Every day of lower global temps further reduces the fear factor of the alleged carbon forced AGW. Its time to find a new label for the snake oil bottles and head the next town before the marks get out the tar and feathers.

  10. Ben says:

    I think I speak for at least some readers besides myself when I say that this back-and-forth, finger-jabbing-chest arguing is getting very tiresome. I feel like I’m probably fairly representative of many of the readers on here–fairly aware and concerned with climate change, trying to better understand energy systems and emissions, and looking for a straight, lively discussion about solutions.

    Now because I have both of these sites feeding my RSS feed (I appreciate all sides of an discussion and try my hardest to navigate and best comprehend this issue, which is admittedly tricky for someone w/out years of experience in the energy field), I’ll be posting this comment on both blogs.

    It does seem like all parties are at least somewhat responsible for keeping this “debate” from clearing out of the very clear personal contempt for one another, but we, as readers, beg that both sides recognize that this issue is more important than your respective egos. If the vitriol and personal attacks don’t cease, you’re only going to drive people away. Which would be a shame, as we are all quite concerned about the future of our climate, and would love to hear a reasonable debate/discussion about solutions.

    (I mean–unique posts dedicated to the immature framing of this “discussion?” How meta! And awful!)

    Please, please, please, clean it up and proceed with a mature and level tone.

  11. Peter Foley says:

    Ben, Selling solutions for a non-problem is fraud. let us ensure we need to remove our economic legs above the knee prior to the surgery, You know, the precautionary principle. I’m still waiting for proof of man made CO2 driven temperature increases instead of the host of alternatives which exist as alternative possibilities.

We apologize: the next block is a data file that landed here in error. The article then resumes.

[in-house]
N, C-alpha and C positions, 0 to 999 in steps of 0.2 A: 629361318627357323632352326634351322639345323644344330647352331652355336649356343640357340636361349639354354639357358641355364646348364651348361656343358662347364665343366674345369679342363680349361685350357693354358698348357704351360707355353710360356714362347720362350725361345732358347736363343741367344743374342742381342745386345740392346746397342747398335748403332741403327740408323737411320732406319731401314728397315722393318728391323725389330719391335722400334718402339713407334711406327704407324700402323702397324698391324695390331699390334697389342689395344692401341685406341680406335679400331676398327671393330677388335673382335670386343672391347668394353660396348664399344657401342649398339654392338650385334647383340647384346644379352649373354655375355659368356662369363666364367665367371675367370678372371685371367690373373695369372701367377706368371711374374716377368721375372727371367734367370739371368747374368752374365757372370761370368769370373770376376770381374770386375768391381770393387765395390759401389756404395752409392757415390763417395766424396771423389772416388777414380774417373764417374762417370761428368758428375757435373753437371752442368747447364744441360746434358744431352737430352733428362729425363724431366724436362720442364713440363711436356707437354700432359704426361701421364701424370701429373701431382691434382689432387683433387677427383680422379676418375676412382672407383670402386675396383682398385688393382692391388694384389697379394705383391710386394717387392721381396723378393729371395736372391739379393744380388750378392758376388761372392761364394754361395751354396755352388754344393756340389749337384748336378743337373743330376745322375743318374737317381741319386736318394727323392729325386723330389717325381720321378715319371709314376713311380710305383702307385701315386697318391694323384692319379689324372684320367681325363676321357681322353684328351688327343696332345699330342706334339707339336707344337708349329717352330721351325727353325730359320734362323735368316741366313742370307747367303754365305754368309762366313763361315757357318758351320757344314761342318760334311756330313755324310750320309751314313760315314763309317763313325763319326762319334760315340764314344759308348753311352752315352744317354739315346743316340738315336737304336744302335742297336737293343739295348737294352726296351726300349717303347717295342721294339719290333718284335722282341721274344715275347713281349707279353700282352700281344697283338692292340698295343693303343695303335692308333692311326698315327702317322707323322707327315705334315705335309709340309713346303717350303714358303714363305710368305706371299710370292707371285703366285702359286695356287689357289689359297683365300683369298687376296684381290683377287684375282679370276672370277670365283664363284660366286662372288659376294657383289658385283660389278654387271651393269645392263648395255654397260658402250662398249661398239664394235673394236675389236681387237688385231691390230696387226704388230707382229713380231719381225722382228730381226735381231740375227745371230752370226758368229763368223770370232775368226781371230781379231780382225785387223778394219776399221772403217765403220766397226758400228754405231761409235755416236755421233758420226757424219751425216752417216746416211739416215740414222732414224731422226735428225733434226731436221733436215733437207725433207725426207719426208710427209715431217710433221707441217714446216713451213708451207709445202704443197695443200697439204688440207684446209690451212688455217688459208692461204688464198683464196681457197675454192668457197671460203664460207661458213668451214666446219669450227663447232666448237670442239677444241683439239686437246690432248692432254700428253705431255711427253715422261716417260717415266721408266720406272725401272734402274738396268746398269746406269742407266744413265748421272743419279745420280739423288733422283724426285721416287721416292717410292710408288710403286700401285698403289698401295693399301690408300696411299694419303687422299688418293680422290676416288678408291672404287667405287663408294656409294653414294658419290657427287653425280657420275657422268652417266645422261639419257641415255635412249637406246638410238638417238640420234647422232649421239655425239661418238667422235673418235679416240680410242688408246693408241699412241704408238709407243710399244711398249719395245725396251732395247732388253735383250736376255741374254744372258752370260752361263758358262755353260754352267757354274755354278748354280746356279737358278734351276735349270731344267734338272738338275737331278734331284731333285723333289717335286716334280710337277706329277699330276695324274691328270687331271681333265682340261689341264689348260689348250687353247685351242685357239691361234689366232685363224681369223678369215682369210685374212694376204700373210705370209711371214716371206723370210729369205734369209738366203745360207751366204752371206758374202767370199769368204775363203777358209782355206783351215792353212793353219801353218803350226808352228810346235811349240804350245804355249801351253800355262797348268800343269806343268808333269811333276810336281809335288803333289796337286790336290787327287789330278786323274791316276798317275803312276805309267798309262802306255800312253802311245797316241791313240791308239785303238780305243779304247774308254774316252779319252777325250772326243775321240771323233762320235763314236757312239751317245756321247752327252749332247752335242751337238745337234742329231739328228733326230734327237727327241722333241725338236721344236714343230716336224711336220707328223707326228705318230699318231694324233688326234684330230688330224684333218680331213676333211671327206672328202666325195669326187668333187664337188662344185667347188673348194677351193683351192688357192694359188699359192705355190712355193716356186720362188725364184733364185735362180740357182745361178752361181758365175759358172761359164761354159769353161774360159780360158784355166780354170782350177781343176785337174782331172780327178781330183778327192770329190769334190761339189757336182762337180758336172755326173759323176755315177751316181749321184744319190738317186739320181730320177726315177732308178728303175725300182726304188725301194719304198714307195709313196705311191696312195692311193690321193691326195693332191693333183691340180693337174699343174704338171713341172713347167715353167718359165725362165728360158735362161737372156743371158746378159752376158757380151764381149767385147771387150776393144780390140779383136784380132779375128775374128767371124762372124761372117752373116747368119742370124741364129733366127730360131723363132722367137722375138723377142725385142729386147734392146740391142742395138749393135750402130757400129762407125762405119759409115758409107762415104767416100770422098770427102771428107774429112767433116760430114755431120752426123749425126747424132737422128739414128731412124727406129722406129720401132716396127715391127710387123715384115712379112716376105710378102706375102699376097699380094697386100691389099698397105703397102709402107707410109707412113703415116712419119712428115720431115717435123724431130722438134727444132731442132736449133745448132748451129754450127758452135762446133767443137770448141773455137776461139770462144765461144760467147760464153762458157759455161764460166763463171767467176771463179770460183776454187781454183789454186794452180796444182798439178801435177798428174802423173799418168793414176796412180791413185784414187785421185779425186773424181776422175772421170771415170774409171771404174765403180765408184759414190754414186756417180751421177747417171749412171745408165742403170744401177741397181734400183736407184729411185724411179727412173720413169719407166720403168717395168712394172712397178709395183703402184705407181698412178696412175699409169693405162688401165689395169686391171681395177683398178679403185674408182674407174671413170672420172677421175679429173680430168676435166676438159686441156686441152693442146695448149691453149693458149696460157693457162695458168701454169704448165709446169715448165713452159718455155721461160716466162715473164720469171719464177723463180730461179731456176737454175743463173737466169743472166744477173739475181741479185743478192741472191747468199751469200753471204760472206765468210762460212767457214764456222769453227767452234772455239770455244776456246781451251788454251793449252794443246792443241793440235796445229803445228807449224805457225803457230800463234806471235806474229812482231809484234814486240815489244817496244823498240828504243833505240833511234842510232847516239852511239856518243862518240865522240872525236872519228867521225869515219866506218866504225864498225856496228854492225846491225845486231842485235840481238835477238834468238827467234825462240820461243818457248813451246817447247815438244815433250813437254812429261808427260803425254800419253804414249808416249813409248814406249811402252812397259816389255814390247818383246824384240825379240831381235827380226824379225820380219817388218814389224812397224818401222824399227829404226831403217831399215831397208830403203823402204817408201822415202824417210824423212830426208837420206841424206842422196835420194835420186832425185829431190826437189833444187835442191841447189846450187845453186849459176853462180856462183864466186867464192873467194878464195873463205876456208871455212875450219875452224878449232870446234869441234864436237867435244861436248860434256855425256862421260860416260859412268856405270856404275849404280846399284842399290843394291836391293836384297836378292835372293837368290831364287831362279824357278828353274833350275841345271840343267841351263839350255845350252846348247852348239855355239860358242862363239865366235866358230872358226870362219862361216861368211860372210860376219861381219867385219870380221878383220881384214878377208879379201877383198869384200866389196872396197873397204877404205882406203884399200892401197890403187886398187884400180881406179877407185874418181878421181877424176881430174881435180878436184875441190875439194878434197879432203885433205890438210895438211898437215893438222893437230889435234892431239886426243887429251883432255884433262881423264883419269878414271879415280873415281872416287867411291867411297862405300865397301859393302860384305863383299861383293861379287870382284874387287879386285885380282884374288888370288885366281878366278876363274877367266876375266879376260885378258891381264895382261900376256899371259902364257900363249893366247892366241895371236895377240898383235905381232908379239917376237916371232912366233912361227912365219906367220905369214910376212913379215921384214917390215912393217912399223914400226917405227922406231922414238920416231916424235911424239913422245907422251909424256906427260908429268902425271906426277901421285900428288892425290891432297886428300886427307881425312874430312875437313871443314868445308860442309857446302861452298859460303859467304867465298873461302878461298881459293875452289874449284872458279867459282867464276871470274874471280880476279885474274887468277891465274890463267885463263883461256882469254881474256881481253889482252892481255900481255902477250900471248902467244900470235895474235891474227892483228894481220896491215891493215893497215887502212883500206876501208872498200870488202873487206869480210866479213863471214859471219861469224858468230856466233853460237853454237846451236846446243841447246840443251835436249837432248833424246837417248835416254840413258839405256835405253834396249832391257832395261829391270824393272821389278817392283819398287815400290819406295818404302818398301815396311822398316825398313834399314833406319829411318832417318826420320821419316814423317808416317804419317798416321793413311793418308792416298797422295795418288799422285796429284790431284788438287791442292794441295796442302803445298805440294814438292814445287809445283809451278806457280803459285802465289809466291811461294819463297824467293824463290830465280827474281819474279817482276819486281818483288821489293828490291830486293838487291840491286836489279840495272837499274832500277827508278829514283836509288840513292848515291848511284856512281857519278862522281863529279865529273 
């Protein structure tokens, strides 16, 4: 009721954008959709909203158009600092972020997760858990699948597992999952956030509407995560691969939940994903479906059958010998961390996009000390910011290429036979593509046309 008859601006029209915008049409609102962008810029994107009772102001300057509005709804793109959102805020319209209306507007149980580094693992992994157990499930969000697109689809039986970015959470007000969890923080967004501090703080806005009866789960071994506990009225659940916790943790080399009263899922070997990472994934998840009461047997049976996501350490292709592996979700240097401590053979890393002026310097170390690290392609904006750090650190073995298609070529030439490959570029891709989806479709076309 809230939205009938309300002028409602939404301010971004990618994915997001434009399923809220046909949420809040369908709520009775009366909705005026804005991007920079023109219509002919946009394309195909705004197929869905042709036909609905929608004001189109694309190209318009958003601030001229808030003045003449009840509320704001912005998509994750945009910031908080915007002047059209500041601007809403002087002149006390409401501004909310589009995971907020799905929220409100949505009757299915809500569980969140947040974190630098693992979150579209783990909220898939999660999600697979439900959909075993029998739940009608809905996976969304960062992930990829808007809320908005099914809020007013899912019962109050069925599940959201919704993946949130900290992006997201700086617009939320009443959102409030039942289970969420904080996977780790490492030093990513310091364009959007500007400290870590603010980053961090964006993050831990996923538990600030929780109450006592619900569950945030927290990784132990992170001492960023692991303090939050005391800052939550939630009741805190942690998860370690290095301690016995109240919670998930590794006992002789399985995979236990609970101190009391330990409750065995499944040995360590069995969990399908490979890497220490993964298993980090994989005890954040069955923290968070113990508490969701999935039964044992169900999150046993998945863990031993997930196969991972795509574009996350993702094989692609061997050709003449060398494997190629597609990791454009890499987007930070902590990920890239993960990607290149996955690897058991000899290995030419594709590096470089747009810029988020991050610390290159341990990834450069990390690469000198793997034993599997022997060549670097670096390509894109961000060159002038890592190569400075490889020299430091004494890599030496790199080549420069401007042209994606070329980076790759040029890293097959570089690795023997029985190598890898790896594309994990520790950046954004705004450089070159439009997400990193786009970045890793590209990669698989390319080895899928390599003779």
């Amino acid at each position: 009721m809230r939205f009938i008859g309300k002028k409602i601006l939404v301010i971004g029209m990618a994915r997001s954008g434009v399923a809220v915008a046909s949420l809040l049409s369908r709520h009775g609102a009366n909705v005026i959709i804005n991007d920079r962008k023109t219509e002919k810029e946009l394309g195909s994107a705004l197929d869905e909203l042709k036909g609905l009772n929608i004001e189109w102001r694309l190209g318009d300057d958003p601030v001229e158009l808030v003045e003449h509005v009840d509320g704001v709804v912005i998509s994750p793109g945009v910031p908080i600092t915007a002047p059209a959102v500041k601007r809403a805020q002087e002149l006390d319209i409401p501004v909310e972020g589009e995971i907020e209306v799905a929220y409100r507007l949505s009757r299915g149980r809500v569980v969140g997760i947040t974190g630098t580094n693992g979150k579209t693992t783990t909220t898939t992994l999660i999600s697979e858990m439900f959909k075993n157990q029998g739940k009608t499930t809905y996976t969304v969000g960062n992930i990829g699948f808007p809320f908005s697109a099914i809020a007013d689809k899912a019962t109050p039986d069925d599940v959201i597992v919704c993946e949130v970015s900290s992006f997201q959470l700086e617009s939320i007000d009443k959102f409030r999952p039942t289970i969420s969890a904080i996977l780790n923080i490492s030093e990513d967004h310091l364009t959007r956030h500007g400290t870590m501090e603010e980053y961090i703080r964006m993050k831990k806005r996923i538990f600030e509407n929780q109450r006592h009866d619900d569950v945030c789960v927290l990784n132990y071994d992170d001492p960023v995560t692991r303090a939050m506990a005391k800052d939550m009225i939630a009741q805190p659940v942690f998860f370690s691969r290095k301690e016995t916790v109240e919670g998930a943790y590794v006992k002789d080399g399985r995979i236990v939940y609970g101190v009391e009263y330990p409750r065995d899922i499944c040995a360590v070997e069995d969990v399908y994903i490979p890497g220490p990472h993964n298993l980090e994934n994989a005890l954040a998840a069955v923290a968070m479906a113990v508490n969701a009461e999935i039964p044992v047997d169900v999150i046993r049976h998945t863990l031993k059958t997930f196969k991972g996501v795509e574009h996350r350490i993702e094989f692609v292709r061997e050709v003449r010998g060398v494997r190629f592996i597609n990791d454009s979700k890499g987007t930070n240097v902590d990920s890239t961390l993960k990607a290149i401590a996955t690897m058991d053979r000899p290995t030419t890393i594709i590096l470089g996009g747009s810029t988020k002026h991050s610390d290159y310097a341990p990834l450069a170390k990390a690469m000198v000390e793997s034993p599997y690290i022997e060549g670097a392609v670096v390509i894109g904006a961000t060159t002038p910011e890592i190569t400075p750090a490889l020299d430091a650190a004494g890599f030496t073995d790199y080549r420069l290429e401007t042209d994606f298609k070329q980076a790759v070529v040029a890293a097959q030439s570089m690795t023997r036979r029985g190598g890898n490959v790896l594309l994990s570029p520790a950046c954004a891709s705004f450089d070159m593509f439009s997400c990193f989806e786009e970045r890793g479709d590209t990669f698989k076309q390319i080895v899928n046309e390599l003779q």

At least we now know who doesn’t have the skill sets needed for the staffing of the world government bureaucracies that will be needed to enact the no-carbon non-future.
    Moses didn’t get into the promised land either Joe.
    I’d suggest reading up on the interwar governments of the USSR and the N_____ Socialists of Germany for techniques of surviving during the purges to come of the anti-carbon cult leadership cliques.

  12. Joe says:

    Ben — I announced my intention to be civil, and I will. I just wanted to let people know that B.I. has neither apologized nor decided to be civil.

  13. john says:


    I’ve looked at your web site, and I’m nearly through reading your book, and I’ve got to say, you guys seem to want to have it both ways. You appeal to reason and decorum when challenged, yet you are quite vitriolic in your rhetoric about others.

    You set up strawmen (for example, a decades old environmentalism) then attack them; you dismiss those trying to educate the American public on the danger of climate change as merchants of “doom and gloom”, particularly Al Gore (ad hominem, anyone?), and — whether wittingly or unwittingly — bolster arguments for doing nothing by dismissing most of what we can and should do now as marginal.

    I can’t decide which would be worse — your providing cover for delayers and apologists unwittingly, or doing it on purpose, but either is bad.

    I am particularly perplexed by your ceaseless attacks on Al Gore and others who are engaged in attempts to educate Americans about the severity and immediacy of the problem.

    Personally, I roll with Jefferson on this issue — As he said,

    “I know no safe depository of the ultimate powers of the society but the people themselves; and if we think them not enlightened enough to exercise their control with a wholesome discretion, the remedy is not to take it from them, but to inform their discretion by education.”

    Do you suppose that the American people will be moved to act if they do not perceive a problem? If so, you are dangerously naive.